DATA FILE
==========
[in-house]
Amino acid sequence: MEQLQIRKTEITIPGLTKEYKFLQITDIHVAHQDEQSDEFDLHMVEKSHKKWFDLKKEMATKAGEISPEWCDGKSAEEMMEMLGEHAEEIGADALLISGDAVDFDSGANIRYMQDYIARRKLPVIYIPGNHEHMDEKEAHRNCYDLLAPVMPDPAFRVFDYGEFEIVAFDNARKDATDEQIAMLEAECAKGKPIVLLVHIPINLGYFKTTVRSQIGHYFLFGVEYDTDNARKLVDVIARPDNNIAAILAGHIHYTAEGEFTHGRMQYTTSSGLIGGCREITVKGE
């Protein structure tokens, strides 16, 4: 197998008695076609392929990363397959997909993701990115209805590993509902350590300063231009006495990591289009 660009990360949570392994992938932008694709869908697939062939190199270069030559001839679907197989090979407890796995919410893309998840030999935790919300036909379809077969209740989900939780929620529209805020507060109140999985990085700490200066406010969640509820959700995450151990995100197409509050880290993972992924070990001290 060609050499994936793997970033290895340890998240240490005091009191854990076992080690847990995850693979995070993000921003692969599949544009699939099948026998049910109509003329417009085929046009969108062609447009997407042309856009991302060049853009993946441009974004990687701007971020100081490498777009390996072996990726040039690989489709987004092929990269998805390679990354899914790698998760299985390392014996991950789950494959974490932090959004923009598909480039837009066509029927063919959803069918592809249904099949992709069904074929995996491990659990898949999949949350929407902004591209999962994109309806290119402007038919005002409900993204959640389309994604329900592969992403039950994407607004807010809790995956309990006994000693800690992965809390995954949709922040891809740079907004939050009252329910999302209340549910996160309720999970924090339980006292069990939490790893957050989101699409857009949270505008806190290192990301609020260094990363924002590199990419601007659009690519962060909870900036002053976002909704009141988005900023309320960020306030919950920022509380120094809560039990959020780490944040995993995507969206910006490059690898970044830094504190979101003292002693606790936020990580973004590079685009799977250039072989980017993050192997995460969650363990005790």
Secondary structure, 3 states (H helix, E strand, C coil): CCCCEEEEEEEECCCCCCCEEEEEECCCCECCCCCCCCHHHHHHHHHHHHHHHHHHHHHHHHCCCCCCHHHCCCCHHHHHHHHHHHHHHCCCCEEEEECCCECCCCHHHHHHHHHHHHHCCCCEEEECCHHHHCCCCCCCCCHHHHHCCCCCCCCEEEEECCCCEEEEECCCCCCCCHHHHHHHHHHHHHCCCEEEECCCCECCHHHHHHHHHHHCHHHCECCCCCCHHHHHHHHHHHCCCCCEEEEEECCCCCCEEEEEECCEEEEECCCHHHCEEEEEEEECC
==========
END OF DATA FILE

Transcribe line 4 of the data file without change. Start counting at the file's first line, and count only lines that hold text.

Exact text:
Secondary structure, 3 states (H helix, E strand, C coil): CCCCEEEEEEEECCCCCCCEEEEEECCCCECCCCCCCCHHHHHHHHHHHHHHHHHHHHHHHHCCCCCCHHHCCCCHHHHHHHHHHHHHHCCCCEEEEECCCECCCCHHHHHHHHHHHHHCCCCEEEECCHHHHCCCCCCCCCHHHHHCCCCCCCCEEEEECCCCEEEEECCCCCCCCHHHHHHHHHHHHHCCCEEEECCCCECCHHHHHHHHHHHCHHHCECCCCCCHHHHHHHHHHHCCCCCEEEEEECCCCCCEEEEEECCEEEEECCCHHHCEEEEEEEECC